Another dangerous game of the children’s is to get boards and slide down the steep grassy slope from Eden Drive to the main road near the bus stop. I have seen children rolling down the slope which is quite steep and stopped my car to shout at them. One false move and these kiddies are straight under a passing car.”

Or, taking a break from work for a relaxing thirty minutes,

“the light entertainment of the month was caused through a tenant who had a hive of wild bees in her garden, these have now been removed by LDC… however I spent a quite pleasant half an hour watching the bees at close quarters, from the number of bees and the size of the mound I imagine it was quite a large hive.”

This remark attracted an annotation from the housing visitor’s boss Leslie Higgs, “Time available for this?”

Bosses are bosses, I suppose, no matter the decade. 

The Housing Visitor Reports are the subject of an ongoing blog about Livingston in the 1970s  which can be found at


Aidan Haley, Project Archivist (Cataloguing), Livingston New Town: From Plan to Community, 1962-2012.


The Mauricewood Disaster September 1889

Mauricewood Colliery from the Illustrated London News








On 5 September 1889, the Mauricewood Colliery near Penicuik was the scene of the worst mining disaster in the history of the Lothians. An underground fire claimed the lives of 63 workers, including some as young as 13-years-old.

Following the accident, a Mauricewood Disaster Relief Committee was established in Penicuik to care for the dependents of the deceased. The committee was comprised of important local worthies, including the adventure novelist SR Crockett who was then a minister of the Free Church in Penicuik.

The Reverend SR Crockett







The Relief Committee raised money to help those who had been bereaved by the disaster. It is worth remembering that there was no welfare state in the late nineteenth century. As a result of the disaster, many households in the Penicuik area lost their only wage earner and would have been left destitute if the committee had not intervened.      

The original minute book of the Mauricewood Relief Committee has recently been donated to the Penicuik Historical Society. It is a fascinating document that illustrates Victorian charity and welfare provision in action.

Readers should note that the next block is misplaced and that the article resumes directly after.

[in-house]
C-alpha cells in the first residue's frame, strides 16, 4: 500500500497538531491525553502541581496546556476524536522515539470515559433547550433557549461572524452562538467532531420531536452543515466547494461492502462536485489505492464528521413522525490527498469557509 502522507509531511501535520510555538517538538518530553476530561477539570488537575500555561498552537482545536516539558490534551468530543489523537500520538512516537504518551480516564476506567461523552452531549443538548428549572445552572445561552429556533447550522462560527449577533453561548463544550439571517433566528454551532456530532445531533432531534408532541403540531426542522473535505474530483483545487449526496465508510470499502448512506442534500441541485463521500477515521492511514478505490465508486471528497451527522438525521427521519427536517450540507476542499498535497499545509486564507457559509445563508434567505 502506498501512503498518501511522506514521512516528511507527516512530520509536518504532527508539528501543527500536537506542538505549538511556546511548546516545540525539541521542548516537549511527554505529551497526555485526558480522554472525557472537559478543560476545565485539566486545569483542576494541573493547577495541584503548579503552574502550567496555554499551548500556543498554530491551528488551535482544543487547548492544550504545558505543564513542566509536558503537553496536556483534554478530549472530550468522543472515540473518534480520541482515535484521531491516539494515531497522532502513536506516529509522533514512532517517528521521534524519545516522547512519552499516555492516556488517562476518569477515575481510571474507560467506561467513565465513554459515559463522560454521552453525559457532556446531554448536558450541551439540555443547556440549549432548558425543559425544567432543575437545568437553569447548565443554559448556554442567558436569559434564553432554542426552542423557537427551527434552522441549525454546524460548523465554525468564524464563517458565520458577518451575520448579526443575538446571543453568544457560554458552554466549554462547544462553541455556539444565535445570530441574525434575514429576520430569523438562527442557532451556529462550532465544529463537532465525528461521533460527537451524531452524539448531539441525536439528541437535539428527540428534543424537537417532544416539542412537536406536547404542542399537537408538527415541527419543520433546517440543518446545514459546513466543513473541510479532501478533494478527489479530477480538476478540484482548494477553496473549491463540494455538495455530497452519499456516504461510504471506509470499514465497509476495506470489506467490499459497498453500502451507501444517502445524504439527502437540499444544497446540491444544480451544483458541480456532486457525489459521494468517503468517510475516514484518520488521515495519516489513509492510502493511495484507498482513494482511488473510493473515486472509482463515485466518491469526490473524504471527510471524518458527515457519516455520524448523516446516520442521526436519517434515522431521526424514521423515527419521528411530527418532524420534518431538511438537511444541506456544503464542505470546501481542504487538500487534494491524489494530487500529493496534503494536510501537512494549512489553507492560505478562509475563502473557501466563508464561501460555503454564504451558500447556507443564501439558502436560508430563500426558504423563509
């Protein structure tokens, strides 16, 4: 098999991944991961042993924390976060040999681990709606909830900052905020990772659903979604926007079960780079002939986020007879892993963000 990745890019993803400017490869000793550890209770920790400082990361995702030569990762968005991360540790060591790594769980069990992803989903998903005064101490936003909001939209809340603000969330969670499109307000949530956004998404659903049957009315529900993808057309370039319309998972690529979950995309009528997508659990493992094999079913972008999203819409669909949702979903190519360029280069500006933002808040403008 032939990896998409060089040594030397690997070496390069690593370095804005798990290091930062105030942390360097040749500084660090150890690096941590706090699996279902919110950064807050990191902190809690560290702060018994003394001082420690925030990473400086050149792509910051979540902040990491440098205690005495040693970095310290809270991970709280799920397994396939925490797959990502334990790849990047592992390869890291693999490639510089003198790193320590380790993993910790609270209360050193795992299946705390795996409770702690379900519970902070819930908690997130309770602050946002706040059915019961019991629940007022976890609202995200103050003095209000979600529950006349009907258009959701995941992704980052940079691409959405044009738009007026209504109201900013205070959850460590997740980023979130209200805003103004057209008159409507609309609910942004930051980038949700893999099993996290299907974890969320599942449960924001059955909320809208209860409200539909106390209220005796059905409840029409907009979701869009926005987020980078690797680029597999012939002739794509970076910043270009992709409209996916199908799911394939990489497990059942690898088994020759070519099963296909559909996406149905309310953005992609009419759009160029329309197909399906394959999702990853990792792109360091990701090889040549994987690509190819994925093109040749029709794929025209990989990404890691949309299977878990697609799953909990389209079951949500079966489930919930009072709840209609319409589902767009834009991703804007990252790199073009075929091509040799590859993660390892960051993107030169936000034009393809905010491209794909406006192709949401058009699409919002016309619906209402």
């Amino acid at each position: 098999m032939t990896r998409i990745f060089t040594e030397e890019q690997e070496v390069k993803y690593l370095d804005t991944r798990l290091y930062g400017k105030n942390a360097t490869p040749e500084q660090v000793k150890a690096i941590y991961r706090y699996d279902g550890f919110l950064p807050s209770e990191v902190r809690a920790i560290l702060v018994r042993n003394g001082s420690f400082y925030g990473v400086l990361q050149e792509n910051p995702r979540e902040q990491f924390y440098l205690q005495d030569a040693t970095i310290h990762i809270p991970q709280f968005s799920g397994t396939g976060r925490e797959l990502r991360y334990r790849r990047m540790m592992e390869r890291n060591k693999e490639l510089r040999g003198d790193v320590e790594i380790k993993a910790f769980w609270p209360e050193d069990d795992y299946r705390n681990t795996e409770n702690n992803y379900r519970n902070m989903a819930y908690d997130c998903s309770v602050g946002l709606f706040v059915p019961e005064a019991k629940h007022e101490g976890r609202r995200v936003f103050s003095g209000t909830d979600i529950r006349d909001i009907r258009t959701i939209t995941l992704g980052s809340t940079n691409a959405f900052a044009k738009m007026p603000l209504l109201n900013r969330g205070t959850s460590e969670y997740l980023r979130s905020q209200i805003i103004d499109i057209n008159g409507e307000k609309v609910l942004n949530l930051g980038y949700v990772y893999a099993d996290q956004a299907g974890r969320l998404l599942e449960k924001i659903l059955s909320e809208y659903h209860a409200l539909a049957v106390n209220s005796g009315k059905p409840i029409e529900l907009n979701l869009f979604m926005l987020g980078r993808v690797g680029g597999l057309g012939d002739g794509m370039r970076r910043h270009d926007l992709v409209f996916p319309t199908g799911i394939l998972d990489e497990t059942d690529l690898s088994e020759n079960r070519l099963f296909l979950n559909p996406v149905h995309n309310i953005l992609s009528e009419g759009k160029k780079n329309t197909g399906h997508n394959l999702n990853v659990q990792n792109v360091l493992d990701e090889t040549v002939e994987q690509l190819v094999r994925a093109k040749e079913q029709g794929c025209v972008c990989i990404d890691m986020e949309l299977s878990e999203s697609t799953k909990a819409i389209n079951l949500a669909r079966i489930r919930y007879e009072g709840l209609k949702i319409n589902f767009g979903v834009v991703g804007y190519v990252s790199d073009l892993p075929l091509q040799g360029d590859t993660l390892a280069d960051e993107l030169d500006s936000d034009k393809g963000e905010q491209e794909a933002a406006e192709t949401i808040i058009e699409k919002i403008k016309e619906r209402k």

The Victorians have a reputation as being stern and uncaring, but the minute book suggests that, in this case at least, they were surprisingly sympathetic and compassionate.

Money for the disaster fund was raised by voluntary donations. The relief committee, which was entirely unpaid, began their work by compiling a list of victims of the disaster and the names of their dependents. It was calculated that 96 children had lost their fathers. Financial support was given to widows, children up to the age of 14, and to elderly parents who were unable to work for themselves. Pregnant widows received money for their unborn babies. A doctor was employed to administer to the medical needs of bereaved families.

However, there were also strict rules about who could receive support and not every application for assistance was granted. For example, widows who had started work or remarried were immediately cut off.

The original minute book of the Mauricewood Relief Committee was received in a poor condition, but it has been professionally restored and is now in the care of the Penicuik Historical Society. An electronic scan of the book has been prepared and can be consulted in Midlothian Local Studies in Loanhead along with other information about the disaster.

The Official Report on the Mauricewood Disaster